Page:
Cats are largely self-sufficient, and they need little intervention from humans in their daily care. Now and then, though, they need you to be a little more than their personal chef and litter box cleaner. Although their grooming skills are extraordinary, they will sometimes need help getting their ears truly clean. If you’ve ever wondered “how to clean my cat’s ears,” we have tips for you.
When Do I Need to Help?
On the whole, cats can can clean their ears on their own. Cats are wired to minimize any signs of weakness. Because of this, your cat will never let you know that he or she needs assistance, but there are some signs to watch out for. If you notice the following, it might be time to clean your cat’s ears:
- Visible dirt. If constant grooming is not helping remove this dirt, your cat could use a helping hand.
- Repeated scratching of the ears. Sometimes cats will scratch their ears repeatedly if there is an irritant they can’t reach.
- Head shaking. If your cat’s ears are bothering them, they might constantly shake their head to try to clear them.
What Makes My Cat’s Ears Dirty?
Cats are susceptible to a lot of irritants that can clog up their ears, and could potentially even negatively affect their health. Built up earwax can get stuck in the ear canal and make your cat uncomfortable. Ear mites, which are tiny parasites, might set up shop in your cat to feed off their skin cells and blood. Your cat can even suffer from an ear infection. Try to take a look inside your cat’s ears at least once every few weeks. If you see something that needs your assistance, help your cat or schedule an appointment with your veterinarian.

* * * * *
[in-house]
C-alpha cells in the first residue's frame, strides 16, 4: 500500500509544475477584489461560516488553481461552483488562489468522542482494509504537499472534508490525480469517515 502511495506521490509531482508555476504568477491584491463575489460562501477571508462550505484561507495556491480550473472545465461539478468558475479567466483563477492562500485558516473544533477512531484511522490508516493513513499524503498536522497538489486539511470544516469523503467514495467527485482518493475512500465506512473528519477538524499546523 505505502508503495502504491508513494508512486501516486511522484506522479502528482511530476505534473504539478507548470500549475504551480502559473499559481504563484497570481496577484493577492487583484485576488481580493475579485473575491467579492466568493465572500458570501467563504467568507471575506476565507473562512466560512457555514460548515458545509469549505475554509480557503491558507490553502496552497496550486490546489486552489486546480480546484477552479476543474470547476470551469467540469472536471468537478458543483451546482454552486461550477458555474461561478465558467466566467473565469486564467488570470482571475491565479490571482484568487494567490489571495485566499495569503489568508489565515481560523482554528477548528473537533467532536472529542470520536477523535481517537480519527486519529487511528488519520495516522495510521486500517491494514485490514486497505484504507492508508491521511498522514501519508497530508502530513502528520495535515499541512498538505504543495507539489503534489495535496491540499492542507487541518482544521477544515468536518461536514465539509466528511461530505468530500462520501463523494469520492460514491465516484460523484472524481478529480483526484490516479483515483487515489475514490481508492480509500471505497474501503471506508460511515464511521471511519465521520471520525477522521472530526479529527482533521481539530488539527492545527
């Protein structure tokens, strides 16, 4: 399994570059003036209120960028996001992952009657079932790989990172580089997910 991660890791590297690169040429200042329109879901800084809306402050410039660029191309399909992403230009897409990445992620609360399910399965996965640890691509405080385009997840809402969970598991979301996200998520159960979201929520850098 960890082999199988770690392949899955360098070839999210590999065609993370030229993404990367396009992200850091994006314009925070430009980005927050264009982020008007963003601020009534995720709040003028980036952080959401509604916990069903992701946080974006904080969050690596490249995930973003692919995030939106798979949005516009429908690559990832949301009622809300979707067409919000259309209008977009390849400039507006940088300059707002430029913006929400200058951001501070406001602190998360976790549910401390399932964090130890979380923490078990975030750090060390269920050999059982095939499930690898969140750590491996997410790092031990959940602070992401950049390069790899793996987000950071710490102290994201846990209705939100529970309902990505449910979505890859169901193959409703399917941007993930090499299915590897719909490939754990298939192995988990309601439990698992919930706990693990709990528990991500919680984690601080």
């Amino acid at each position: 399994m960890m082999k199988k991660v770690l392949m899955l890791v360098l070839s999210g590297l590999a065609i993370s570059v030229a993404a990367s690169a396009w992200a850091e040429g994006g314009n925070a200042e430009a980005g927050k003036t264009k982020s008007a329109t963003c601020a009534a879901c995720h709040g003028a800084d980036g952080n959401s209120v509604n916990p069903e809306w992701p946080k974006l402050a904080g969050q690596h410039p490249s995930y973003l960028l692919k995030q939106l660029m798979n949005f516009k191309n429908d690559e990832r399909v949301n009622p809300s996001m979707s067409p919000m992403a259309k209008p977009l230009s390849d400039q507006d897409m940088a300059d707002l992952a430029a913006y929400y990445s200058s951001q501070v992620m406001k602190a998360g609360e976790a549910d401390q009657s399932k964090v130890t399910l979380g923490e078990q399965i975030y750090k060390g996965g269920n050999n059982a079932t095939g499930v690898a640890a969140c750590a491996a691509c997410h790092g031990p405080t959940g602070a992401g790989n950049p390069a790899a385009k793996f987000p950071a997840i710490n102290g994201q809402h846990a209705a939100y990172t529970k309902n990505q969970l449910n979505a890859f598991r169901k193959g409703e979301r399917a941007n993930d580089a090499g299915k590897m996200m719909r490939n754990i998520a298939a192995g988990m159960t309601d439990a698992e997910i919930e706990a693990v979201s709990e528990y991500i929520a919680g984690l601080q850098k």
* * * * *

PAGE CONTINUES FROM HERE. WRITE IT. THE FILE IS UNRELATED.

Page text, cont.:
How to Clean My Cat’s Ears
Now that you know the when and the why, it is time to learn the how. Cleaning your cat’s ears is a simple process that makes a big difference to their overall health. Here’s how to clean your cat’s ears effectively:
- Start with a couple of clean cotton balls.
- Invest in a vet-approved cat ear cleaning solution.
- Put a few small drops onto the cotton ball. Be sure not to completely saturate it.
- Flip back your cat’s ear and try to hold the head steady (you might need two people for this part if your cat is wiggly).
- Gently rotate the cotton ball against the ear to remove the wax without putting the solution too far into the canal.
If your cat refuses to let you clean their ears, you might want to schedule a professional grooming appointment. Routinely cleaning your cat’s ears can help prevent more serious health issues.
At Union Lake Pet Services, we are committed to helping pet owners provide top-notch care for their pets. From grooming to boarding, we provide the resources you need to keep your pet happy, healthy, (and clean). To learn more about our services or to sign your pet up, please call (248) 363-6262.